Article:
Vitamins, Minerals and the Cardiovascular System

This is part of our ongoing The Best Kept Secrets to Healthy Aging spotlight. Each day, we will be posting some of the great information that’s packed into our book, The Best Kept Secrets to Healthy Aging.

Today’s topic:
Vitamins, Minerals and the Cardiovascular System

Vitamin C; Vitamin E
Vitamin C and vitamin E protect lipids from oxidation in the blood and stimulate the immune system to remove from the circulation any cholesterol-containing particles that have become oxidized. These actions both protect the health of the cardiovascular system and promote the health of blood vessels in the body.

Maintaining the proper degree of sensitivity to stimuli that allows blood vessels to swell or constrict according to the body’s needs is an unappreciated function of the calcium that is circulating in your bloodstream. If there is not enough calcium available, blood vessels become stiff and tend to lose their ability to relax – a situation that causes the blood pressure to remain elevated even when the body does not need the extra pressure to distribute blood where it’s needed. In recognition of the importance of calcium supply to a healthy cardiovascular system, on October 12, 2005, the U.S. Food and Drug Administration announced that “Some scientific evidence suggests that calcium supplements may reduce the risk of hypertension.” Furthermore, as a key contributor to the modulatory function of blood vessel relaxation, calcium supplementation may support the body’s ability to maintain blood pressure in individuals whose pressures are already in the normal range.

The heart muscle is exquisitely sensitive to all aspects of its environment, including the amount of magnesium available to it. Adequate magnesium can translate into increased heart health, with longevity benefits. As shown in research published recently in the Canadian Journal of Physiology and Pharmacology, magnesium reduces the toxicity of the oxidative substances that are produced during normal cardiac contractions.13 Magnesium also acts to stabilize the electrical excitability of the heart muscle, promotes normal cardiac rhythms and increases the efficiency of energy use by the myocardium. Research also suggests that daily magnesium intakes of 300 mg also relax skeletal muscles and foster restful sleep in individuals prone to leg cramps at night.

In addition to actions within the heart itself, magnesium also helps maintain the patency of blood vessels, with positive effects on the maintenance of blood pressure levels that are already normal. And because magnesium facilitates the regulation of cholesterol synthesis and metabolism, adequate magnesium levels may promote serum LDL-cholesterol and HDL-cholesterol concentrations that are already in the normal range, as shown most recently in several published research studies.14,15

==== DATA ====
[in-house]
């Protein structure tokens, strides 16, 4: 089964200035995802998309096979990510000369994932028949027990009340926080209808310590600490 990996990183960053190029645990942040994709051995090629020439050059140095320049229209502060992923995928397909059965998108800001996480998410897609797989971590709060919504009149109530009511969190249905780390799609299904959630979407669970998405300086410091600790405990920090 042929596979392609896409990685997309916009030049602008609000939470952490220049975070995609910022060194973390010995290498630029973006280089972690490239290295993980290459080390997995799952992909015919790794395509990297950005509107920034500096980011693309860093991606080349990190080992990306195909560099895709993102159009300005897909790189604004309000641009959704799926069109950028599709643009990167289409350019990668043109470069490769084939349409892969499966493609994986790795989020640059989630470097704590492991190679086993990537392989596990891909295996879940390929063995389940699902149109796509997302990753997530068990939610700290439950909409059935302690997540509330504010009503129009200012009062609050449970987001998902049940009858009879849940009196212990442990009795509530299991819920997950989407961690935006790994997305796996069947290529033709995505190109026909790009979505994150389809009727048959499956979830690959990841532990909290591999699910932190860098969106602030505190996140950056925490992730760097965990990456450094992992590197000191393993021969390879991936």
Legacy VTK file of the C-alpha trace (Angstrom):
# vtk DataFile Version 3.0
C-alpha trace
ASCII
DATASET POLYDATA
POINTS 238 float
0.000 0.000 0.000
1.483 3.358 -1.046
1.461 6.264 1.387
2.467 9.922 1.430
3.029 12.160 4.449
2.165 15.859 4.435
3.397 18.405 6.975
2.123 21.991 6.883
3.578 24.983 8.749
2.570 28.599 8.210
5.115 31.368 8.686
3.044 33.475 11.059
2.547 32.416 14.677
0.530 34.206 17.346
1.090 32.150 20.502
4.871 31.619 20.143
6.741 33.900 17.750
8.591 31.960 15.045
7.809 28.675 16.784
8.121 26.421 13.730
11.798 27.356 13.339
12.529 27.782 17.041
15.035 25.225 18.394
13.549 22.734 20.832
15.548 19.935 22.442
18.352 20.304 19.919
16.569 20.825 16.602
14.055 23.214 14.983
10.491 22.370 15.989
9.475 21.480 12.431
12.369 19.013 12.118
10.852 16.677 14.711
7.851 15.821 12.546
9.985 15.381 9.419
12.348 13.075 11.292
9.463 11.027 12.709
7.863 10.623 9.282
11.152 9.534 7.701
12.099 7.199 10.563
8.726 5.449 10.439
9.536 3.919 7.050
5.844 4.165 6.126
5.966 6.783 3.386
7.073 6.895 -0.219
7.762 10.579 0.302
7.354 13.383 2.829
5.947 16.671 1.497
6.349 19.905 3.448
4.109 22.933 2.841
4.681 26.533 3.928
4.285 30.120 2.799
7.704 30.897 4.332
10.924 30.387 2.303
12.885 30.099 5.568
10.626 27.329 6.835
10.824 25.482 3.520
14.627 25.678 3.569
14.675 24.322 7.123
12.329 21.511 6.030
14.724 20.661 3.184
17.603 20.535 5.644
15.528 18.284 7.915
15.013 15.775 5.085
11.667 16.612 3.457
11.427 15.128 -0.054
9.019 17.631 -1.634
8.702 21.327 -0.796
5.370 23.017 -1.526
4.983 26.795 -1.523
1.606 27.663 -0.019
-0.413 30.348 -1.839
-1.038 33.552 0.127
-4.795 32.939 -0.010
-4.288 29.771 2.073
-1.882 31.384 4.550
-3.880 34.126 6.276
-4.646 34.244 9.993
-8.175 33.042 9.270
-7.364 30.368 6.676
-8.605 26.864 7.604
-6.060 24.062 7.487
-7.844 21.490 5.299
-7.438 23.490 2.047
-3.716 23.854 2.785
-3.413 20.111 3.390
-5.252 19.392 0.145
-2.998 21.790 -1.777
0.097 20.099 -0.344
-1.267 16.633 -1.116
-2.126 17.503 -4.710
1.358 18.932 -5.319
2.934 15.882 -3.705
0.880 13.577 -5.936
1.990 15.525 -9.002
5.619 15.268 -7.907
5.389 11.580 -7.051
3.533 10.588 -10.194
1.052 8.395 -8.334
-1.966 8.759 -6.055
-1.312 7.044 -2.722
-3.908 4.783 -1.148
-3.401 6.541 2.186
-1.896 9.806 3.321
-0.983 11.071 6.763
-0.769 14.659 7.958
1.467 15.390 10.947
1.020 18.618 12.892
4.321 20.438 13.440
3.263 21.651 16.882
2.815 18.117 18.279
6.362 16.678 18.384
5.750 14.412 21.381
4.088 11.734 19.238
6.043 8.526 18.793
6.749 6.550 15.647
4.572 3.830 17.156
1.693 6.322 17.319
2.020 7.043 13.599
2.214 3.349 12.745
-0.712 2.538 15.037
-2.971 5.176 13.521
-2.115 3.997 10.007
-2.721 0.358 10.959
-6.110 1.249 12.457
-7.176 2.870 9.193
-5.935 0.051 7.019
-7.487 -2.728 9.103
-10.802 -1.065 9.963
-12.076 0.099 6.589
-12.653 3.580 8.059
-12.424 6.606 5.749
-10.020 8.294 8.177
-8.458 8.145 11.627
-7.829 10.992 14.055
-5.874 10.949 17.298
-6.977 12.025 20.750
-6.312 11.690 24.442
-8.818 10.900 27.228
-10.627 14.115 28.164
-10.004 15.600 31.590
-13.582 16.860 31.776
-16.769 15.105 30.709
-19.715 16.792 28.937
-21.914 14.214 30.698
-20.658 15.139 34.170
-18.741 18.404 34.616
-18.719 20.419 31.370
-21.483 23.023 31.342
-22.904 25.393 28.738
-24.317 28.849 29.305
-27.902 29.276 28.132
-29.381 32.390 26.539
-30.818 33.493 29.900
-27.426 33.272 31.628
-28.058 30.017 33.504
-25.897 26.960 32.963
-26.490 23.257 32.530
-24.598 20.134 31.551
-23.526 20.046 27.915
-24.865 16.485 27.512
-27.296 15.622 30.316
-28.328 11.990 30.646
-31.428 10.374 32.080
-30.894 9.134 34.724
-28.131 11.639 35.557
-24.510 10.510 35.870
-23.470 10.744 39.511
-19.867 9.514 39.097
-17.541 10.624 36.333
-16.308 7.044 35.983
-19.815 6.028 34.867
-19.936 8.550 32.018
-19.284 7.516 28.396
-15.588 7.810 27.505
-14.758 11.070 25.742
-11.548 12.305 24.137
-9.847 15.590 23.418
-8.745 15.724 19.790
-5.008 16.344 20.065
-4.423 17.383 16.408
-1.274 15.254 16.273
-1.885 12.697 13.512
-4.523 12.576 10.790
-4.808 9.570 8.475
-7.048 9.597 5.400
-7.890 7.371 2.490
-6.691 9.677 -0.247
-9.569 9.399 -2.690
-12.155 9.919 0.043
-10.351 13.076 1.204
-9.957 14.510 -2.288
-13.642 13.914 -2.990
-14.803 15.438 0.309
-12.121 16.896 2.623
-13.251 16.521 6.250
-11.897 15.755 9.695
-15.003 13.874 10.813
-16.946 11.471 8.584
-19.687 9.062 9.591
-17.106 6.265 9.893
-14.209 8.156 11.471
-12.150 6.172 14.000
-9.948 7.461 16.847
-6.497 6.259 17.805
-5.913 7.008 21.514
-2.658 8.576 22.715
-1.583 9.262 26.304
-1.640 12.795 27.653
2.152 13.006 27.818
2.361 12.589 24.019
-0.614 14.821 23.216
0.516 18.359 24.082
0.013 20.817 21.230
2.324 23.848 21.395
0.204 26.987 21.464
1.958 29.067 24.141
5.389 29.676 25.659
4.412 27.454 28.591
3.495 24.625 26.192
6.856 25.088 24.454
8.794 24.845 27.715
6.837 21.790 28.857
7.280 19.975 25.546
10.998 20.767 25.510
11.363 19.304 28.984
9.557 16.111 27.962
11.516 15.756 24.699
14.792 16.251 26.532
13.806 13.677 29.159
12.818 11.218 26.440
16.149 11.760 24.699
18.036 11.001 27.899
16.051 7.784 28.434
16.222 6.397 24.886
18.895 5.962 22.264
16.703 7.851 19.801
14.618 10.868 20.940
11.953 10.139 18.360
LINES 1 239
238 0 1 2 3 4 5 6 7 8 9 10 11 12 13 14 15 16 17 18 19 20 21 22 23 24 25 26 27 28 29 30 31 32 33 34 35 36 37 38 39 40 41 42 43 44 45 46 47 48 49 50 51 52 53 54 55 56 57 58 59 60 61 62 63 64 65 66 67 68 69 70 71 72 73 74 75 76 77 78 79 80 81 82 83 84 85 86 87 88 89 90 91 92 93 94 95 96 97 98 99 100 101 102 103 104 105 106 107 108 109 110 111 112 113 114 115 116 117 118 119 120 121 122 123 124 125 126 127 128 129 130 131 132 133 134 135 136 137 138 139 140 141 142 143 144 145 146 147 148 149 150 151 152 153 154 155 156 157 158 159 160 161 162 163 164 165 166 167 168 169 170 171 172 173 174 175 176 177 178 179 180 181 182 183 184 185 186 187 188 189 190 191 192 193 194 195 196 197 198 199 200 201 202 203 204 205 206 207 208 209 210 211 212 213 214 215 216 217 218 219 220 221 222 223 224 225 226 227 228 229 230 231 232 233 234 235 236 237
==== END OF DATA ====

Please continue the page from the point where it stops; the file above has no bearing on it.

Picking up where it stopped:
The beneficial longevity-enhancing effects of magnesium on the heart and cardiovascular system are well documented. This has been demonstrated clearly in the results of a 10-year study of over 14,000 adult men published recently in Environmental Health Perspectives.16 The investigators found that as daily magnesium intake increased, the health of the heart also increased, confirming a large body of existing evidence. In fact, several studies suggest that a daily intake of at least 400 mg of magnesium powerfully supports healthy cardiovascular function with age.

The evidence is in – and provides ample justification (and motivation) for adding magnesium to the list of nutrients that promote heart health and longevity.

Next Best Kept Secrets to Healthy Aging topic:
Vitamins, Minerals and the Skeleton

13. Manju L, Nair RR. Magnesium deficiency augments myocardial response to reactive oxygen species. Can J Physiol Pharmacol 2006;84:617-624.
14. Song Y, Ridker PM, Manson JE, Cook NR, Buring JE, Liu S. Magnesium intake, C-reactive protein, and the prevalence of metabolic syndrome in middle-aged and older U.S. women. Diabetes Care 2005;28:1438-1444.
15. He K, Liu K, Daviglus ML, Morris SJ, Loria CM, Van Horn L, Jacobs DR Jr, Savage PJ. Magnesium intake and incidence of metabolic syndrome among young adults. Circulation 2006;113:1675-1682. 16. Kousa A, Havulinna AS, Moltchanova E, Taskinen O, Nikkarinen M, Eriksson J, Karvonen M. Calcium:magnesium ratio in local groundwater and incidence of acute myocardial infarction among males in rural Finland. Environ Health Perspect 2006;114:730-734.

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